RxC isn’t quite the World Economic Forum but it has very similar aims and objectives and these now also percolate through the DNA of the Colorado Democrat party because of the close ties the two entities have established.

For example, RxC is a big supporter of unlimited immigration and open borders because that allows “poorer workers in capital-starved countries to migrate to wealthy countries like the United States, where wages are much higher.”

“While the huge surge of migration would reduce the wages of workers in wealthy countries, global well-being would increase enormously.” [“Radical Markets p.142]

Unskilled workers flooding into the United States are unlikely to take jobs away from or reduce the salaries of Microsoft economists or tenured university faculty but they will certainly decimate the lives of the 6.3 million people the Census Bureau classifies as the nation’s working poor and create more tension between the haves and have-nots.

The social turmoil and violence that will likely result will be grist for the mill of giving more control to government and their enforcement agencies.

RxC also has an interesting approach to the concept of private property that is worth mentioning in passing too.

They consider that the solution to the “problem” of people owning things is to have everyone self-value everything they own and pay an annual common ownership self-assessed tax (COST) of 7% (or so).

Aside from the economic disincentive this creates, the kicker here is that ANYONE could buy whatever you own from you for the price you value it at, no questions asked.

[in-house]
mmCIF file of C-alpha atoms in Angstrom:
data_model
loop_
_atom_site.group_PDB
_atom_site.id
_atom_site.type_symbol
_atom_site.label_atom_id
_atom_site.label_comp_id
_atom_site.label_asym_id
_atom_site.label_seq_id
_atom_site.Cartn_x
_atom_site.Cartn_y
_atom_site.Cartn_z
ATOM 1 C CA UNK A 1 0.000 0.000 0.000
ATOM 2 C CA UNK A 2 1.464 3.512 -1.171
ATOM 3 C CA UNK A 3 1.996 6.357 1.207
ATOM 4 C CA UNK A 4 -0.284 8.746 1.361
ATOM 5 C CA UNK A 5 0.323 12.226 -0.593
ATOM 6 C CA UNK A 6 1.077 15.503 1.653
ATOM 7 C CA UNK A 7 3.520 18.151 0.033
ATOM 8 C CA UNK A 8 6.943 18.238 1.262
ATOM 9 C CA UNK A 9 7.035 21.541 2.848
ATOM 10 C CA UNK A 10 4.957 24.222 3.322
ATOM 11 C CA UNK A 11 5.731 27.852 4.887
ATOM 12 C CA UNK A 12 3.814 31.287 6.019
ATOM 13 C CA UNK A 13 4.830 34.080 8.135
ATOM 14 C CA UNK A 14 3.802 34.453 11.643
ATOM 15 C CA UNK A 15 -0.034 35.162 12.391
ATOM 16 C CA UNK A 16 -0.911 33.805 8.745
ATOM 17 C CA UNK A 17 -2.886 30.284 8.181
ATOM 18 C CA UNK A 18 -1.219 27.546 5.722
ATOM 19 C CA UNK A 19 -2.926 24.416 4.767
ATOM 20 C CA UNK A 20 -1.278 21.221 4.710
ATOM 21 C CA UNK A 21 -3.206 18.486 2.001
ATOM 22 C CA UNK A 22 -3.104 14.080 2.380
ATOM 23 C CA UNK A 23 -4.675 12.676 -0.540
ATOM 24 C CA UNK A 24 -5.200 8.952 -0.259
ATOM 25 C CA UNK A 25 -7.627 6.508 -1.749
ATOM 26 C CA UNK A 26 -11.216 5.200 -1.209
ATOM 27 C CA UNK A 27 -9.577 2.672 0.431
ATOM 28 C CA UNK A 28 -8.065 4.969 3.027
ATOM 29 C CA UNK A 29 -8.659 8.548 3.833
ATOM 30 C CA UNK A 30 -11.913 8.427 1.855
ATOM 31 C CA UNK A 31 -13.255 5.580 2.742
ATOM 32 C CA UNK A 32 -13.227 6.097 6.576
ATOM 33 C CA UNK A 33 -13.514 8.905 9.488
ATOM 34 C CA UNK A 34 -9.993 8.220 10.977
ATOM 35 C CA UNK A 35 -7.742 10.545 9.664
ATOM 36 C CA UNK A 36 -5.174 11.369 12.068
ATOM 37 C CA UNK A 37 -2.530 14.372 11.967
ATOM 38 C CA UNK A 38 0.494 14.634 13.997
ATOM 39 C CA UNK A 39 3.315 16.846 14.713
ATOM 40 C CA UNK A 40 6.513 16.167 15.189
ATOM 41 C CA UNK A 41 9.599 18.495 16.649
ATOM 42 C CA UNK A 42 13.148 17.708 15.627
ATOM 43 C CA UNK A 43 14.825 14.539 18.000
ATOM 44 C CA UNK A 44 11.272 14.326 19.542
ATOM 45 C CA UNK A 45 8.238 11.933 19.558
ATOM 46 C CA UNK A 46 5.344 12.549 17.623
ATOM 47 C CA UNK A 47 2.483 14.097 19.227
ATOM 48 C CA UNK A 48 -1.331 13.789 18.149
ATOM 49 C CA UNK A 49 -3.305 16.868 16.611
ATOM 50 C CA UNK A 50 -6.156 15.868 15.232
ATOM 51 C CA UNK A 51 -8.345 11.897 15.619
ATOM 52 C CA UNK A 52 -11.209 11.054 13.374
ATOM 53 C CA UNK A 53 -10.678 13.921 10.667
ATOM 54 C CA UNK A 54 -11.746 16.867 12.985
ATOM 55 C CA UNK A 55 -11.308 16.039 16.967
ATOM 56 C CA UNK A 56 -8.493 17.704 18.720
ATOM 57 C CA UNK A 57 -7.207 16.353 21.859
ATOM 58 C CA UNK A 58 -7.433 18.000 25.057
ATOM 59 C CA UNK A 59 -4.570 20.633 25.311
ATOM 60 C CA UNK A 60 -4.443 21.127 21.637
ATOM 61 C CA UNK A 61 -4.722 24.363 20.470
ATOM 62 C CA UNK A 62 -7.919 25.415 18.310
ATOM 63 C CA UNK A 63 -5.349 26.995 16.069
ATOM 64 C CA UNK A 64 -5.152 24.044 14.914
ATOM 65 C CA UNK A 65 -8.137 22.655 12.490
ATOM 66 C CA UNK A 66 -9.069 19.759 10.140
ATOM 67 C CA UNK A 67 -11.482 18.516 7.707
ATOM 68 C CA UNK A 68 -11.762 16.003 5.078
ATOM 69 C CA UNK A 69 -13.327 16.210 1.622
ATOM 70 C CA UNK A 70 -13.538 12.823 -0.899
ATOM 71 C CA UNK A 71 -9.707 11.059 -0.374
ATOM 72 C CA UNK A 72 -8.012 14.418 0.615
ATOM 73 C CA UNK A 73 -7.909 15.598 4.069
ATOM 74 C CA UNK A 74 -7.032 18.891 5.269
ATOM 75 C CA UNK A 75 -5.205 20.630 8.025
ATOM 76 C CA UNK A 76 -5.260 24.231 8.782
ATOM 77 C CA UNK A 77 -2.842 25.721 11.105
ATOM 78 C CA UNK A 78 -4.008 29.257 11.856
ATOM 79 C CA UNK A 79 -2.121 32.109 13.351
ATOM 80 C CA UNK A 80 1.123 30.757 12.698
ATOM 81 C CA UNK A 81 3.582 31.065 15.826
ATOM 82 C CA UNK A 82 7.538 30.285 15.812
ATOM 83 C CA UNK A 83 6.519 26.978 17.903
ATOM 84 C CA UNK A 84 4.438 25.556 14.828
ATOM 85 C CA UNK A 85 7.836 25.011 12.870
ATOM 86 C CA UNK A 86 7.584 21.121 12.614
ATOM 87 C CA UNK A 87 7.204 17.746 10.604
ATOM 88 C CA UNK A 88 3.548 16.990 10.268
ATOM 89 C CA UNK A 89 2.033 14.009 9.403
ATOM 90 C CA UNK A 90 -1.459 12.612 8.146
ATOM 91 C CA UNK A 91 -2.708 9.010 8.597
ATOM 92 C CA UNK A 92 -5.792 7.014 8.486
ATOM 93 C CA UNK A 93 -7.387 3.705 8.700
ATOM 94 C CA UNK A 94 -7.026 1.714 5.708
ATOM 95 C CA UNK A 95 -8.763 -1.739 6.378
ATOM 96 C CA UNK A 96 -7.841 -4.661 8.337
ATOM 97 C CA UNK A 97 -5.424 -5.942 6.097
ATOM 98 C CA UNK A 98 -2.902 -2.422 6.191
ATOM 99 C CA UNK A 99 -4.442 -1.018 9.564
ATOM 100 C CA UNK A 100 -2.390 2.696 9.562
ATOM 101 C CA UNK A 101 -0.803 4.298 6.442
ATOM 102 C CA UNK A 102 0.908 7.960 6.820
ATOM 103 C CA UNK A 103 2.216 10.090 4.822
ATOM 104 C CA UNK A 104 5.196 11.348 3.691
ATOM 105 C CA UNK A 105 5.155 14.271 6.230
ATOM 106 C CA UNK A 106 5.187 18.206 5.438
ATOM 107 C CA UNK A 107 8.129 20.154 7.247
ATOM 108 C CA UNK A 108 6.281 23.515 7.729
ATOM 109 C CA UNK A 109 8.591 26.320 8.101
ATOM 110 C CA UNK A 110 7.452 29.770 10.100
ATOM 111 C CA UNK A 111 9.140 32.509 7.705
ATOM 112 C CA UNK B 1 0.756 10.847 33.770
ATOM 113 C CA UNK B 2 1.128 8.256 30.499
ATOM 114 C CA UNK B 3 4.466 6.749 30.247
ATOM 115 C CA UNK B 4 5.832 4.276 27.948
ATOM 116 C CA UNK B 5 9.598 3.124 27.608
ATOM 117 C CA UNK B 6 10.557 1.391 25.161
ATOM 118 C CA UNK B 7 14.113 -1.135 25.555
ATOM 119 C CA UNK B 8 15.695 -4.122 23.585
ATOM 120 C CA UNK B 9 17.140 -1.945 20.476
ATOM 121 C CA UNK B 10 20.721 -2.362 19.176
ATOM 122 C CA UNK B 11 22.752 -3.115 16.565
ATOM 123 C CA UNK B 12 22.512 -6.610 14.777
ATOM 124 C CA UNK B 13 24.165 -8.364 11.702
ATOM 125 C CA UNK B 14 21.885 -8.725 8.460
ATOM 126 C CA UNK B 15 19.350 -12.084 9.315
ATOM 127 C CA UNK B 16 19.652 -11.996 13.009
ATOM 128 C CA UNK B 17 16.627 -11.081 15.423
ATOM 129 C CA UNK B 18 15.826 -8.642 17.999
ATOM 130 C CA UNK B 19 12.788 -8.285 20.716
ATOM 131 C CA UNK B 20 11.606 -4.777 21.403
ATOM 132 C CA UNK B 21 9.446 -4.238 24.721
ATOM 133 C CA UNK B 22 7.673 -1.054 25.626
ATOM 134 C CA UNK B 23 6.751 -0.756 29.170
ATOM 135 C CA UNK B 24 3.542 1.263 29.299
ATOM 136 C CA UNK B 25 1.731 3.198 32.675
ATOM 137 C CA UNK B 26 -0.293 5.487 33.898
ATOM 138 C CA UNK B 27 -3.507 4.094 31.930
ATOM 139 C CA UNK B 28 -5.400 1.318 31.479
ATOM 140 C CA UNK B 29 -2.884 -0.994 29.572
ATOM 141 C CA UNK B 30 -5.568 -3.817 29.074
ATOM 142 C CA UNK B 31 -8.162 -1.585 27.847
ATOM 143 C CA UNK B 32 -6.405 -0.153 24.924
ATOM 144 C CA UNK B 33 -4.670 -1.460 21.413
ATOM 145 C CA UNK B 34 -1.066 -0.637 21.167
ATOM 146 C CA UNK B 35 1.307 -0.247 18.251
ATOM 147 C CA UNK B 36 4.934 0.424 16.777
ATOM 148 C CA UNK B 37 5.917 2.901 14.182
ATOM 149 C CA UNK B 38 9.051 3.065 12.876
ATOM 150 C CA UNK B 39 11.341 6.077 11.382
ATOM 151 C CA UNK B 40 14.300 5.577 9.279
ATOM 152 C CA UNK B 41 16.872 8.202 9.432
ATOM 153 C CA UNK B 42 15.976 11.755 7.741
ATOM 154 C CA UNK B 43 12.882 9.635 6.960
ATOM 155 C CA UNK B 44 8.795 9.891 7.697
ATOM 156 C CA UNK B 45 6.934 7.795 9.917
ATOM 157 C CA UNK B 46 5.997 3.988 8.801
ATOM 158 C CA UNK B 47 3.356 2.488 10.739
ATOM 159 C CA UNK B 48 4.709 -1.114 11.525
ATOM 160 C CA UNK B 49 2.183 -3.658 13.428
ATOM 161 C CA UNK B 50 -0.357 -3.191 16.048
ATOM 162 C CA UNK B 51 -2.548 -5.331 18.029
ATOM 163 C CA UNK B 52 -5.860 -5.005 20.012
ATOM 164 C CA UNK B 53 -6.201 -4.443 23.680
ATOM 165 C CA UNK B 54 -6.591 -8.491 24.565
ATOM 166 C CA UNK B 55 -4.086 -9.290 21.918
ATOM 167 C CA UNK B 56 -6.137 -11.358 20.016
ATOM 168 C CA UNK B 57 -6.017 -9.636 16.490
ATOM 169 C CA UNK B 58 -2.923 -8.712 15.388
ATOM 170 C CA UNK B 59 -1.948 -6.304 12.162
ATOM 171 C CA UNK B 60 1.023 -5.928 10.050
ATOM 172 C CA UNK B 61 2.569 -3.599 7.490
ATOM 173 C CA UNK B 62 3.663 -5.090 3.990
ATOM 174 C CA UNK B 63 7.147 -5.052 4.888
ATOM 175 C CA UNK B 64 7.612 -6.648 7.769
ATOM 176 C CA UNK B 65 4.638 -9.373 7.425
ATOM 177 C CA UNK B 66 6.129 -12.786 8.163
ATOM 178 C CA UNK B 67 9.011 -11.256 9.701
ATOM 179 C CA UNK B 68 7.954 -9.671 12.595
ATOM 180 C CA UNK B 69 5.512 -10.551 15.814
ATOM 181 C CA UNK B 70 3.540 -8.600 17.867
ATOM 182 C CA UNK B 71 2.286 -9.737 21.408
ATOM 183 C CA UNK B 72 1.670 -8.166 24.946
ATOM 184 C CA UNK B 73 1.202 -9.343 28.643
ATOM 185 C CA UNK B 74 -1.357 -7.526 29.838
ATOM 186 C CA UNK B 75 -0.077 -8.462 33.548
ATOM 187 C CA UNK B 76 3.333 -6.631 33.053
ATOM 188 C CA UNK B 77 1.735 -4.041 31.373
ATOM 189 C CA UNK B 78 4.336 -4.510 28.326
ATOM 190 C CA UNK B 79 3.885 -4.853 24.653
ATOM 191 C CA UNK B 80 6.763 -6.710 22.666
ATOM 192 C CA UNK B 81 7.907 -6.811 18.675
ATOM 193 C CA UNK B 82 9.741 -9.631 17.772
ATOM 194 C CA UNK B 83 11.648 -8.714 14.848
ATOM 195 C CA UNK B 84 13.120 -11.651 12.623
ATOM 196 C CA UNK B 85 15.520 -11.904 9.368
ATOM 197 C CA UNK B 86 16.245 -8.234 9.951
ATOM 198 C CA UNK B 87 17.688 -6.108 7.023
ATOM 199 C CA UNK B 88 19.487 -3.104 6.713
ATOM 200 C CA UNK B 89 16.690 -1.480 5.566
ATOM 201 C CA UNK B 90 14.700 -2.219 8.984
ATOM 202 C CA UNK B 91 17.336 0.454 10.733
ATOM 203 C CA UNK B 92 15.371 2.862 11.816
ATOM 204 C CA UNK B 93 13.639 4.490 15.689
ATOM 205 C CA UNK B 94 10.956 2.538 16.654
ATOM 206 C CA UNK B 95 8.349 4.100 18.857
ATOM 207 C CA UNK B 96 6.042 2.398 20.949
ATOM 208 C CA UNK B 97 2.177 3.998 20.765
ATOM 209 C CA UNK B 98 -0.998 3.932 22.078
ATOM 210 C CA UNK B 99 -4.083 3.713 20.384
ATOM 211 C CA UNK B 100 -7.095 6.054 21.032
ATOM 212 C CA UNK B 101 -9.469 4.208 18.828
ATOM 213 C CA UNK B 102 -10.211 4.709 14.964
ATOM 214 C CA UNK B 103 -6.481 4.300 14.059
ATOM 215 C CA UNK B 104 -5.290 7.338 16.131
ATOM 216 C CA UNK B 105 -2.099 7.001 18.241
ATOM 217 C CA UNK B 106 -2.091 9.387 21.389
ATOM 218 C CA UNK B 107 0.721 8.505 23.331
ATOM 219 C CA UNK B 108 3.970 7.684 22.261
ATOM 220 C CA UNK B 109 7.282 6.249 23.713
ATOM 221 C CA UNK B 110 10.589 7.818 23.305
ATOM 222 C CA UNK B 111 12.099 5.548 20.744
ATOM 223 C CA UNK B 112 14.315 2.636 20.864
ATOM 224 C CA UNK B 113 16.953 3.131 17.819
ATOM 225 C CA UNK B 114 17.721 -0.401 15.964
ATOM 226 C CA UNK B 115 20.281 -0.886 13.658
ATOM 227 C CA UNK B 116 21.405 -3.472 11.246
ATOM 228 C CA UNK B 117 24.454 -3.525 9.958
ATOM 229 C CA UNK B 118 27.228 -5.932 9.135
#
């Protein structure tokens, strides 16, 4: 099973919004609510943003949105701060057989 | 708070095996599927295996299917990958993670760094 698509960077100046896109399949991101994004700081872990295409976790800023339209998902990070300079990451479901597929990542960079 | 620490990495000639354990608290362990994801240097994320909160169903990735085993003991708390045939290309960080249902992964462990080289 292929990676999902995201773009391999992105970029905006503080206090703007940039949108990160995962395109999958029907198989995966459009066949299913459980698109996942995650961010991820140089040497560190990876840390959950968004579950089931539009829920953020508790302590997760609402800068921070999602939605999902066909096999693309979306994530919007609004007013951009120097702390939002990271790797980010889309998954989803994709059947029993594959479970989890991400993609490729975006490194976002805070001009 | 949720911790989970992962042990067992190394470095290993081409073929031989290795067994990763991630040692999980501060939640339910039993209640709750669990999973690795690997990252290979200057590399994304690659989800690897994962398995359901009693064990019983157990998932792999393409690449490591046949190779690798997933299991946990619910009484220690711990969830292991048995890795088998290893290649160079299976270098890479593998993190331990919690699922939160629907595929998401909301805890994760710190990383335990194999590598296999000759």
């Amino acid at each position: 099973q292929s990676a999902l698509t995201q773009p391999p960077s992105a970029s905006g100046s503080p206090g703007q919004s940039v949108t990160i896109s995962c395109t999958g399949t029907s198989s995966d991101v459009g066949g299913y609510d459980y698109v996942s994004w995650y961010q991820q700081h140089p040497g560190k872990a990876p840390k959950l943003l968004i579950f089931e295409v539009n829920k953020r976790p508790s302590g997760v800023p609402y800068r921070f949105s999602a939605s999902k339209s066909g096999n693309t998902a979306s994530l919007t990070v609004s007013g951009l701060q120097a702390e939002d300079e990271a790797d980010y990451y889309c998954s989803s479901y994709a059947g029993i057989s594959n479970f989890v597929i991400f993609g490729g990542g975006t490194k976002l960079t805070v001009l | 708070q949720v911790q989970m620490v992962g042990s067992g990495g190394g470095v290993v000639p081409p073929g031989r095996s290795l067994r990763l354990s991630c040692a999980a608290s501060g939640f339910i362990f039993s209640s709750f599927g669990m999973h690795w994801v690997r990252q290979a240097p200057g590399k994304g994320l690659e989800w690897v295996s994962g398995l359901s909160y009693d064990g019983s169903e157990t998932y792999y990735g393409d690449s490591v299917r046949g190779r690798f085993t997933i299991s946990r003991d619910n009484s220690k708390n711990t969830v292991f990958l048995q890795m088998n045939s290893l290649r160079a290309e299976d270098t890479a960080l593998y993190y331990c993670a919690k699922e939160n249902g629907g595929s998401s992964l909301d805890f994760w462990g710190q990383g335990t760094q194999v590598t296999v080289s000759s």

This means that if you value a house you own for $200,000, you would pay your annual tax on that house of 7% BUT in a perverse interpretation of the economic policy of mechanism design ANYONE could buy that house out from under you, without notice, for the $200,000 value you have assigned to that house. You would then have to scramble to find somewhere else to live.

RxC explains [“Radical Markets” p.63-64]: “Every individual and business would have to list each of their possessions in a public register housed on an online application and enter valuations for each item … Anyone interested in acquiring (“possessing”) a specific good would search the database to find items of interest … By clicking an item, you transfer funds from your bank account into escrow, and the funds would then be deposited to the current possessor’s account on delivery of the asset. Nondelivery would be penalized as theft.”

The RxC authors don’t realize (or perhaps they do?) that the wealthiest people and richest companies would end up acquiring pretty much everything anyone currently owns now, creating catastrophic societal disruptions and forcing everyone into over-valued rental properties maintained by monopoly-like entities while providing jobs for millions upon millions of new government employees while eliminating many more millions upon millions of existing jobs.

Chaos by any other name.

The future that RxC and the Colorado Democratic Party are moving towards is a very scary one. It is no surprise that a study earlier this year highlighted that 15% more people left Colorado than moved into the state last year, the first time Colorado’s population has declined in a very long time.

The future is especially scary for Coloradans who believe in property rights, the democratic process, and the basic principles upon which the United States was founded almost 250 years ago.

Mike O’Donnell is an economist, economic developer, naturalized U.S. citizen, and has been a Colorado resident since 2000. You can follow more of his observations at www.mikeodonnell.us and email him at This email address is being protected from spambots. You need JavaScript enabled to view it..